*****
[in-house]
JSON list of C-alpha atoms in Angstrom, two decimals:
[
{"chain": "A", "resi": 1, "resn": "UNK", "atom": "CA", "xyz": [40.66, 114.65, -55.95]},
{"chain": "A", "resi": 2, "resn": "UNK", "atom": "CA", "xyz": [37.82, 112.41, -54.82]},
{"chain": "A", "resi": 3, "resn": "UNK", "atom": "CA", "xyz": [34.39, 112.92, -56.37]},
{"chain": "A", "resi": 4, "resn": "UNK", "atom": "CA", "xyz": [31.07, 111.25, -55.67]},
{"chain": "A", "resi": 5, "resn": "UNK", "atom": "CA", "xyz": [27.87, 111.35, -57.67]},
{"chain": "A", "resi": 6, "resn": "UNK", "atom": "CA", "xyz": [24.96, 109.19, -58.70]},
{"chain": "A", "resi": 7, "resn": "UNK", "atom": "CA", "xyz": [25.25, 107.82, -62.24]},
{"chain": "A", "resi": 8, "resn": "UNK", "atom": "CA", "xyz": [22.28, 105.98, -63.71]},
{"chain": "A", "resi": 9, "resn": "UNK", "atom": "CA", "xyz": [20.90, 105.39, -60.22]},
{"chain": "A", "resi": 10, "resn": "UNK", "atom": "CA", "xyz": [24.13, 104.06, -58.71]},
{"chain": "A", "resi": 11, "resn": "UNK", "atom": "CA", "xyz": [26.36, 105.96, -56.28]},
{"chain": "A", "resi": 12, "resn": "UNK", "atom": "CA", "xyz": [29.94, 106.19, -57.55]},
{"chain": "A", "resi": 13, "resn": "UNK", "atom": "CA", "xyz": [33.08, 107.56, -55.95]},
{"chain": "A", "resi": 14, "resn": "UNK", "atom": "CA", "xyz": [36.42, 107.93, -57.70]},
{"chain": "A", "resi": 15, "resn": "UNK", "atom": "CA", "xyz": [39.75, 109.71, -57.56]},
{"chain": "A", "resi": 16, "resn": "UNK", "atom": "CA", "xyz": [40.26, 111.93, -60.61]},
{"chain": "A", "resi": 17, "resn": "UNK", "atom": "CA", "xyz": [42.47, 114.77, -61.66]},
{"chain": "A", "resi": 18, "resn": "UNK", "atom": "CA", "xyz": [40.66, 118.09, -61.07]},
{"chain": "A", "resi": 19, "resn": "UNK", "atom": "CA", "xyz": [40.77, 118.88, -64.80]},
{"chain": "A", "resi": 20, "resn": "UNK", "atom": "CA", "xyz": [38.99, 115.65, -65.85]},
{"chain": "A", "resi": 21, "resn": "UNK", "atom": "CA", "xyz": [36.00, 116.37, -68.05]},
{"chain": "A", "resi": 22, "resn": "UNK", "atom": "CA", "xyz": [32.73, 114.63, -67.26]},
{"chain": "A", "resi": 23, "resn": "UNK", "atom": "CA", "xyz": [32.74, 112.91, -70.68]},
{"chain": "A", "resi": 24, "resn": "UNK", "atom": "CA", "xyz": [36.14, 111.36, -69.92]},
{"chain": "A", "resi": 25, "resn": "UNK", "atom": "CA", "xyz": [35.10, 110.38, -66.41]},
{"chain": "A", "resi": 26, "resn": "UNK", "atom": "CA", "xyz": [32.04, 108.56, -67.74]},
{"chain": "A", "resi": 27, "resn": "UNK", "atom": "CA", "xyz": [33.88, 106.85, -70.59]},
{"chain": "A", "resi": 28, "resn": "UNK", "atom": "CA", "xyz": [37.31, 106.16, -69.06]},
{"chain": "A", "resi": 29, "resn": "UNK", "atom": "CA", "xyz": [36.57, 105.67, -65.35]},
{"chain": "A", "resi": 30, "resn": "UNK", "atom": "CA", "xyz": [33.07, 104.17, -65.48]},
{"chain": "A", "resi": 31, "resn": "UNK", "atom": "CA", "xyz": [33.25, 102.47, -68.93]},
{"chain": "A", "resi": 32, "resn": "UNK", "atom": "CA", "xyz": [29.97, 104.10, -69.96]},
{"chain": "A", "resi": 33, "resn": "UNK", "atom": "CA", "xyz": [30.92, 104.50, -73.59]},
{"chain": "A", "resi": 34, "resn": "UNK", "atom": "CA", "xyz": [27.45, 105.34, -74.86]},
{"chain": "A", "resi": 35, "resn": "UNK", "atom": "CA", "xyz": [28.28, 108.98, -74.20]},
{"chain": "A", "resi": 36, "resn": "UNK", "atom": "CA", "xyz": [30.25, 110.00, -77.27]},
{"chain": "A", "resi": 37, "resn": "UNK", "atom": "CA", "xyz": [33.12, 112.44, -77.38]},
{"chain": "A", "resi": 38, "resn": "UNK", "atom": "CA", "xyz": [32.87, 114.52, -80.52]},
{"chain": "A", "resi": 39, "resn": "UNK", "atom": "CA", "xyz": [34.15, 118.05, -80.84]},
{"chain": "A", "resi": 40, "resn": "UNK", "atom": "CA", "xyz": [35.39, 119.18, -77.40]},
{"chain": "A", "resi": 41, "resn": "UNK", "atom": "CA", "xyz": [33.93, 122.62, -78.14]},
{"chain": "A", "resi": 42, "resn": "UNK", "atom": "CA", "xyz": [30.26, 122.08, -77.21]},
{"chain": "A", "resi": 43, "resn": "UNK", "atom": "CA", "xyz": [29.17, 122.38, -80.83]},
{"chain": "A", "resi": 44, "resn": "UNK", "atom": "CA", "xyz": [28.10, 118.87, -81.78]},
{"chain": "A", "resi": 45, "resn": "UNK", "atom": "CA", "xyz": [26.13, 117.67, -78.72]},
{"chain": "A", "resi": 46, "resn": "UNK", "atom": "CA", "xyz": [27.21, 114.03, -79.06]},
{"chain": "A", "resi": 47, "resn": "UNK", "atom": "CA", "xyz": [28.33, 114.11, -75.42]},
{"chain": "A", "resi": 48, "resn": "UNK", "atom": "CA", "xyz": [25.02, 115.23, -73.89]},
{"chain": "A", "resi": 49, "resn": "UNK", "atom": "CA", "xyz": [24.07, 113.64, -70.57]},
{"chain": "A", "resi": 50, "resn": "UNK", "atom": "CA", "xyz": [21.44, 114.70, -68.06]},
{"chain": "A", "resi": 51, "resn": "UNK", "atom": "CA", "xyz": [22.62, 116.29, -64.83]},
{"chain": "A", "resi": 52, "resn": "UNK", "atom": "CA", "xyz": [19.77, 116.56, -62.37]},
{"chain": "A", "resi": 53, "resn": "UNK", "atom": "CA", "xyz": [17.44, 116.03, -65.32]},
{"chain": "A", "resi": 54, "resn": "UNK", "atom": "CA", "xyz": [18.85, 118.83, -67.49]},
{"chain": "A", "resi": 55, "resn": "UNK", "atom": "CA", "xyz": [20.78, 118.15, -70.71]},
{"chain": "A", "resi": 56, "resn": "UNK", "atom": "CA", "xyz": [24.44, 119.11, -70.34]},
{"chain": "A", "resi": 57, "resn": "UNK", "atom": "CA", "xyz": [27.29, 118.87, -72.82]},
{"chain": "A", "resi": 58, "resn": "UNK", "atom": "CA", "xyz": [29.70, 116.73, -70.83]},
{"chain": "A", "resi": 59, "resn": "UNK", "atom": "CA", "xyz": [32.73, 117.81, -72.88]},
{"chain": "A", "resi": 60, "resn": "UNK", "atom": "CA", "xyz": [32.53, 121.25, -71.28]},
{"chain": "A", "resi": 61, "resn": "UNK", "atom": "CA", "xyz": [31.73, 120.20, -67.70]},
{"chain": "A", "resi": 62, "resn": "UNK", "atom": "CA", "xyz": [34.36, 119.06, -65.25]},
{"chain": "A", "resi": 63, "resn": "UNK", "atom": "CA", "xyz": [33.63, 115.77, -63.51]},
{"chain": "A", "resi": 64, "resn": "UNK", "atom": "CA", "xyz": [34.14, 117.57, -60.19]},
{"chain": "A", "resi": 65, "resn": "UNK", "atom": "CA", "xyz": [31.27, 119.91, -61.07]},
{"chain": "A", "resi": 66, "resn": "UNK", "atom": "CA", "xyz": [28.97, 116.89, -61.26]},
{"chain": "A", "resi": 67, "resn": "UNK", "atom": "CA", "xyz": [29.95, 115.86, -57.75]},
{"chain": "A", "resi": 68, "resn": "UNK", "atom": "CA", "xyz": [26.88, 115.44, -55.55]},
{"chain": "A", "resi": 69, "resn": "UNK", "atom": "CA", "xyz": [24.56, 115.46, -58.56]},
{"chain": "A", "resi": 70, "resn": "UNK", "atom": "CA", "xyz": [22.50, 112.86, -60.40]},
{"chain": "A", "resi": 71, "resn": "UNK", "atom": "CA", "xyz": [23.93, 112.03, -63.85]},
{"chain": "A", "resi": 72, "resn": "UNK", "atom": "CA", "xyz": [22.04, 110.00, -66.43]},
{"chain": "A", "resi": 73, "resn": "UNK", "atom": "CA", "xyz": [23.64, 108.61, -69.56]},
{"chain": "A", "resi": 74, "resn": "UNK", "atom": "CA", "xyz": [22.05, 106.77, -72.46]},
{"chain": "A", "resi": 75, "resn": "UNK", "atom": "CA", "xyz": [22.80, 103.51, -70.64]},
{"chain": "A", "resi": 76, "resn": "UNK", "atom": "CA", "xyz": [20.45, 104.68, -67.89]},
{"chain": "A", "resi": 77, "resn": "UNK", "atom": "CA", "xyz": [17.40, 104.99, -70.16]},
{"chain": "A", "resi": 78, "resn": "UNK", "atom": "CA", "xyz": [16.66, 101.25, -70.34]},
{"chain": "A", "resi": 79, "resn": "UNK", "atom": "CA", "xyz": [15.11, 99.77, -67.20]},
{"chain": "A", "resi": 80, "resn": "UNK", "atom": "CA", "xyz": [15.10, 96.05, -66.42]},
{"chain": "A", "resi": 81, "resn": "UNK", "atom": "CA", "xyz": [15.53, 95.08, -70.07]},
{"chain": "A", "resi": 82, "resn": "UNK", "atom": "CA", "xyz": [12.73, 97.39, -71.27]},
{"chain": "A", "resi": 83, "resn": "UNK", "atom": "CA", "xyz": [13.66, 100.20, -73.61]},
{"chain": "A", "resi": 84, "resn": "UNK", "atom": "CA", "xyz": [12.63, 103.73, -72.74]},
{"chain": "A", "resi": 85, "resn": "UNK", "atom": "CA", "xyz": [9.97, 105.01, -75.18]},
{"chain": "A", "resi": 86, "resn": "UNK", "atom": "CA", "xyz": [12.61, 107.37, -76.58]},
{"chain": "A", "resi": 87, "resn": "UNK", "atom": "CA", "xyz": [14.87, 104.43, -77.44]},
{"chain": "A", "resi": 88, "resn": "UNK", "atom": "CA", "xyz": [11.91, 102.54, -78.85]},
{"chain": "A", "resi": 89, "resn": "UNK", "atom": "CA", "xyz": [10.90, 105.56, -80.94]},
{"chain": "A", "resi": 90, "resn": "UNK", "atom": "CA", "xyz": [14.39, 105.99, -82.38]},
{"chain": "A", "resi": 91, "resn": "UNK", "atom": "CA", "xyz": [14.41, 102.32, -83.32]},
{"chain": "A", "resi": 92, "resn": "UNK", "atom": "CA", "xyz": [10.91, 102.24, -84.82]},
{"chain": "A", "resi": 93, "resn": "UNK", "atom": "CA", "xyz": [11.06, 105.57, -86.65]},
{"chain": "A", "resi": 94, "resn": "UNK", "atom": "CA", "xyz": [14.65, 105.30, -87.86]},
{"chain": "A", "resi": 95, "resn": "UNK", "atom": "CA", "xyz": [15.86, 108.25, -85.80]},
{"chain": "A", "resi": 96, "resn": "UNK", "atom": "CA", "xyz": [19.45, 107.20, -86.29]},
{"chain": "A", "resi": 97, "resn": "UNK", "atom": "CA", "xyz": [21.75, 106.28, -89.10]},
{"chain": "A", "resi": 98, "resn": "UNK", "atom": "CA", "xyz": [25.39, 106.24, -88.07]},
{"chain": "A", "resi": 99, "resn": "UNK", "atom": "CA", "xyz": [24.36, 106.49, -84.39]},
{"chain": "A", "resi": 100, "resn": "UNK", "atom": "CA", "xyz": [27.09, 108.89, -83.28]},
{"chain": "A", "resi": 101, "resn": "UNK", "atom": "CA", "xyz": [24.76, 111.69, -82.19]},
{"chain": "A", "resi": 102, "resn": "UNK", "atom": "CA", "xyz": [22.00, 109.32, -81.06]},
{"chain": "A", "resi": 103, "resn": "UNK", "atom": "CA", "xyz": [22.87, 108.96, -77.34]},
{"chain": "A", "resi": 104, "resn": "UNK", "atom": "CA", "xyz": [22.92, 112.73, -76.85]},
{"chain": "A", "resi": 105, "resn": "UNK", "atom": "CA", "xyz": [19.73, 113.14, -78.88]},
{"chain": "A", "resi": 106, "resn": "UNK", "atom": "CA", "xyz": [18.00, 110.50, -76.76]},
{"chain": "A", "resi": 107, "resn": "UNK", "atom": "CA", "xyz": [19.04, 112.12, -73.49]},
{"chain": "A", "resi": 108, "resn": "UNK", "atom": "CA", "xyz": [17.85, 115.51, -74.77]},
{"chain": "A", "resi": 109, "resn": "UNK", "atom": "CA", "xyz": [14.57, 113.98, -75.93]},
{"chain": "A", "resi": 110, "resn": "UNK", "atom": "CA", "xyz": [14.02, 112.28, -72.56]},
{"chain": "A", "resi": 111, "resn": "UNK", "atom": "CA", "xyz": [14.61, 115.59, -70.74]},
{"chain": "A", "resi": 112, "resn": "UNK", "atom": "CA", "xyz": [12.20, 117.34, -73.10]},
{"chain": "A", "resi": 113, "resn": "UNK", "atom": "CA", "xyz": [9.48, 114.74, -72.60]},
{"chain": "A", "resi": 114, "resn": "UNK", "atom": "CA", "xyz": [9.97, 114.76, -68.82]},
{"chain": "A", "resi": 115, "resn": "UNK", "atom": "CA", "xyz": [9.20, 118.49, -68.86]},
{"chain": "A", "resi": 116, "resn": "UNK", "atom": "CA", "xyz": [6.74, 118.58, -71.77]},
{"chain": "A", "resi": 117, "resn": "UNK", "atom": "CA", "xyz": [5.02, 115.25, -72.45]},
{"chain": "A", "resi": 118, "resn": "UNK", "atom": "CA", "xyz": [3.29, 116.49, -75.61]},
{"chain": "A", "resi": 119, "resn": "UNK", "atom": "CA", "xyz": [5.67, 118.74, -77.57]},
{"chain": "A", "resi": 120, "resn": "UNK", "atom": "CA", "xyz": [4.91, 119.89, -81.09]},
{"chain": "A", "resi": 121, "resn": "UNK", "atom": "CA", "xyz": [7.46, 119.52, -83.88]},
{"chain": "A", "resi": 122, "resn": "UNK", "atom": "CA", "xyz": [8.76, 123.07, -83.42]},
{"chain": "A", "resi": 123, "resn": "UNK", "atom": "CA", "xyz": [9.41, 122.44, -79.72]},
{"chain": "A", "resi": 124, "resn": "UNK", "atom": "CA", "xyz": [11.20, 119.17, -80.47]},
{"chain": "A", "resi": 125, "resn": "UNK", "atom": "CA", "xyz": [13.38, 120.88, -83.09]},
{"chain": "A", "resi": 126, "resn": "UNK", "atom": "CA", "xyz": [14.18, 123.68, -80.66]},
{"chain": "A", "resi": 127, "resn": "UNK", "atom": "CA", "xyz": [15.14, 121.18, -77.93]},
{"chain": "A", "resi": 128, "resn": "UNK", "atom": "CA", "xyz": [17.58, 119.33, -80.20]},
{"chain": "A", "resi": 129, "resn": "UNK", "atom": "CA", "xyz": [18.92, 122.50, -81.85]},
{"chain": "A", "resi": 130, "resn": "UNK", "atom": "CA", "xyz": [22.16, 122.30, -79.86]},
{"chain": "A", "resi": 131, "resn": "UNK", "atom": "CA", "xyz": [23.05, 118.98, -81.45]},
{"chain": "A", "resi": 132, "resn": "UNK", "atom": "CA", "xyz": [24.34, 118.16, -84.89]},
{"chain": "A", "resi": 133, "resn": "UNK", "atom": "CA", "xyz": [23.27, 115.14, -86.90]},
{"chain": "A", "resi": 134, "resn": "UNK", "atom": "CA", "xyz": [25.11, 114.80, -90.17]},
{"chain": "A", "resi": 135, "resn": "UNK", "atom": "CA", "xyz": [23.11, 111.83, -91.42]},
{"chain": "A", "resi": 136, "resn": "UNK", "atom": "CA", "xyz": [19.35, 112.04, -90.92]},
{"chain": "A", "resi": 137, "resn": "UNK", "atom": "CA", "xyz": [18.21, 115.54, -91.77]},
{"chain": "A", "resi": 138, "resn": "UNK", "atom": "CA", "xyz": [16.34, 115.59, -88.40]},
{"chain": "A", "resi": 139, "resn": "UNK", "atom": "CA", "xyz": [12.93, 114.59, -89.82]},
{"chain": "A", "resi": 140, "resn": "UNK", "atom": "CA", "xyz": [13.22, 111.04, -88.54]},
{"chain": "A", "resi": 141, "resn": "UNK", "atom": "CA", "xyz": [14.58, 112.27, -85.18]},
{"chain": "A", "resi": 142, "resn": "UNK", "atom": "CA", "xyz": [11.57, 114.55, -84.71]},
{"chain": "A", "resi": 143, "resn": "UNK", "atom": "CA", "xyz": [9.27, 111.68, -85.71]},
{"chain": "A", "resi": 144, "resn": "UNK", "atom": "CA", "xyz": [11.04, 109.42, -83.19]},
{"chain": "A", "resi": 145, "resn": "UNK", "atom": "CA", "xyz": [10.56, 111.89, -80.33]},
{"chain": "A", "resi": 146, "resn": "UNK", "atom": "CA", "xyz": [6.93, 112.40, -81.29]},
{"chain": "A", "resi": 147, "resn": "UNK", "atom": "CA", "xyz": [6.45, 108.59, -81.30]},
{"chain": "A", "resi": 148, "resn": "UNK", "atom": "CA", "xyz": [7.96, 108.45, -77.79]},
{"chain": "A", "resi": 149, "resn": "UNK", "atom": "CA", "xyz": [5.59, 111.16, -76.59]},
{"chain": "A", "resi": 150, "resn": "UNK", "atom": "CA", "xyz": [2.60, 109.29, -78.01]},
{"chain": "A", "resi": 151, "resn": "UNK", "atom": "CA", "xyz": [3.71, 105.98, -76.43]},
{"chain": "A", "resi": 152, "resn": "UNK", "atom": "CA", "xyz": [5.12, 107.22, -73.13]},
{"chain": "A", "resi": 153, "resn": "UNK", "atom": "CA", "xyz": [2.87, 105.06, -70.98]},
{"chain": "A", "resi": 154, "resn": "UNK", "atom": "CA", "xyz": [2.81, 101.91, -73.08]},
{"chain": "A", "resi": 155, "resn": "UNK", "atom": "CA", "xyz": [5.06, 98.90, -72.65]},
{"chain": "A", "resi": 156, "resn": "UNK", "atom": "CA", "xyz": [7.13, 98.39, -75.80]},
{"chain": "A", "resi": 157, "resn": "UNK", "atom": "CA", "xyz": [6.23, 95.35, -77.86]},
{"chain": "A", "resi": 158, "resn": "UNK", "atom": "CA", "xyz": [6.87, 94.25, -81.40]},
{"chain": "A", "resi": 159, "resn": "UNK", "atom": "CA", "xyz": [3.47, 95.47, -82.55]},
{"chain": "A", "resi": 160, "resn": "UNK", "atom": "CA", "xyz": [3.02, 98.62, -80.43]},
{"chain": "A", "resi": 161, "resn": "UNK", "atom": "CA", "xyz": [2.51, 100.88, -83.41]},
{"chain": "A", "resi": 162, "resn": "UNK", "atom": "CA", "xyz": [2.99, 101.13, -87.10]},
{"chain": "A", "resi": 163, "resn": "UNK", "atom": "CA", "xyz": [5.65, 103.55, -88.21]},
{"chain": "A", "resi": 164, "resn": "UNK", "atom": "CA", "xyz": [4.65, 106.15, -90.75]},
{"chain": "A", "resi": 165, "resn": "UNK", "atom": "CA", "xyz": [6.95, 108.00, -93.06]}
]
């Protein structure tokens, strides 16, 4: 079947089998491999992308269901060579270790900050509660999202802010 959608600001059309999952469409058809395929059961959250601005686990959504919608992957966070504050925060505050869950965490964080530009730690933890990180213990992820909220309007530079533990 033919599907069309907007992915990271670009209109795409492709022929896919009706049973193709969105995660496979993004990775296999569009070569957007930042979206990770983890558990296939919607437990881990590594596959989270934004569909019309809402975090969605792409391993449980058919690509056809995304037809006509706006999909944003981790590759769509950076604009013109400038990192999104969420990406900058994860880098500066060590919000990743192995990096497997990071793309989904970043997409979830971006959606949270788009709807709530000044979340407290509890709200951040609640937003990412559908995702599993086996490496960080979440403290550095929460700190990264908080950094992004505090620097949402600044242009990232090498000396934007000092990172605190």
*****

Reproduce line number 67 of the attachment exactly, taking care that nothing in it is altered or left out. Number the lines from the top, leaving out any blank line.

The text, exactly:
{"chain": "A", "resi": 64, "resn": "UNK", "atom": "CA", "xyz": [34.14, 117.57, -60.19]},